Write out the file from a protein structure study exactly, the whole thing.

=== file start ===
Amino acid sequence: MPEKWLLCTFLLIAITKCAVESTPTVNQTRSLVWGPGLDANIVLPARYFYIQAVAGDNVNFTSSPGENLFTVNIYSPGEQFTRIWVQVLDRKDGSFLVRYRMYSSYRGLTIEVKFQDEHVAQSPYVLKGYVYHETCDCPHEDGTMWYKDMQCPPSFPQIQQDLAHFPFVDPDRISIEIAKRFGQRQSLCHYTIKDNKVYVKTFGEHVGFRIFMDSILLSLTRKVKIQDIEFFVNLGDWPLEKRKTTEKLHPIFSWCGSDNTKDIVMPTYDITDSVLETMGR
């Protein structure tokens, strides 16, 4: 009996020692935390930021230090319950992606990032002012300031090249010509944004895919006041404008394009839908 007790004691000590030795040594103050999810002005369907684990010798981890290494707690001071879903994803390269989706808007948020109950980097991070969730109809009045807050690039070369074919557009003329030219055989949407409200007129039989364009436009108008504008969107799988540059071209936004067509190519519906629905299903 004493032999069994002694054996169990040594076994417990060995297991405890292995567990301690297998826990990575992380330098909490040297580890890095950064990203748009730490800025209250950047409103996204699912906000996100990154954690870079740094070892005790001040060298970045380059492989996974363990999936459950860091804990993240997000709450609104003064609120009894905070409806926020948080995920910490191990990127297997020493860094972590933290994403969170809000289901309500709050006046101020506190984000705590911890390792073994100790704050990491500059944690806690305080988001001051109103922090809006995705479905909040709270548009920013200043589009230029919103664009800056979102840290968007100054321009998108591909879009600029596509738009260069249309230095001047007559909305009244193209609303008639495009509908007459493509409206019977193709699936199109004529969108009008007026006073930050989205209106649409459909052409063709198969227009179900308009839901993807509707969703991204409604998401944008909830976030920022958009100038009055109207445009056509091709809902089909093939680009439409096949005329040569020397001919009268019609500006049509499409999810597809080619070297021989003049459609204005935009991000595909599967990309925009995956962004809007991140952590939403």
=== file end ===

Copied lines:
Amino acid sequence: MPEKWLLCTFLLIAITKCAVESTPTVNQTRSLVWGPGLDANIVLPARYFYIQAVAGDNVNFTSSPGENLFTVNIYSPGEQFTRIWVQVLDRKDGSFLVRYRMYSSYRGLTIEVKFQDEHVAQSPYVLKGYVYHETCDCPHEDGTMWYKDMQCPPSFPQIQQDLAHFPFVDPDRISIEIAKRFGQRQSLCHYTIKDNKVYVKTFGEHVGFRIFMDSILLSLTRKVKIQDIEFFVNLGDWPLEKRKTTEKLHPIFSWCGSDNTKDIVMPTYDITDSVLETMGR
């Protein structure tokens, strides 16, 4: 009996020692935390930021230090319950992606990032002012300031090249010509944004895919006041404008394009839908 007790004691000590030795040594103050999810002005369907684990010798981890290494707690001071879903994803390269989706808007948020109950980097991070969730109809009045807050690039070369074919557009003329030219055989949407409200007129039989364009436009108008504008969107799988540059071209936004067509190519519906629905299903 004493032999069994002694054996169990040594076994417990060995297991405890292995567990301690297998826990990575992380330098909490040297580890890095950064990203748009730490800025209250950047409103996204699912906000996100990154954690870079740094070892005790001040060298970045380059492989996974363990999936459950860091804990993240997000709450609104003064609120009894905070409806926020948080995920910490191990990127297997020493860094972590933290994403969170809000289901309500709050006046101020506190984000705590911890390792073994100790704050990491500059944690806690305080988001001051109103922090809006995705479905909040709270548009920013200043589009230029919103664009800056979102840290968007100054321009998108591909879009600029596509738009260069249309230095001047007559909305009244193209609303008639495009509908007459493509409206019977193709699936199109004529969108009008007026006073930050989205209106649409459909052409063709198969227009179900308009839901993807509707969703991204409604998401944008909830976030920022958009100038009055109207445009056509091709809902089909093939680009439409096949005329040569020397001919009268019609500006049509499409999810597809080619070297021989003049459609204005935009991000595909599967990309925009995956962004809007991140952590939403």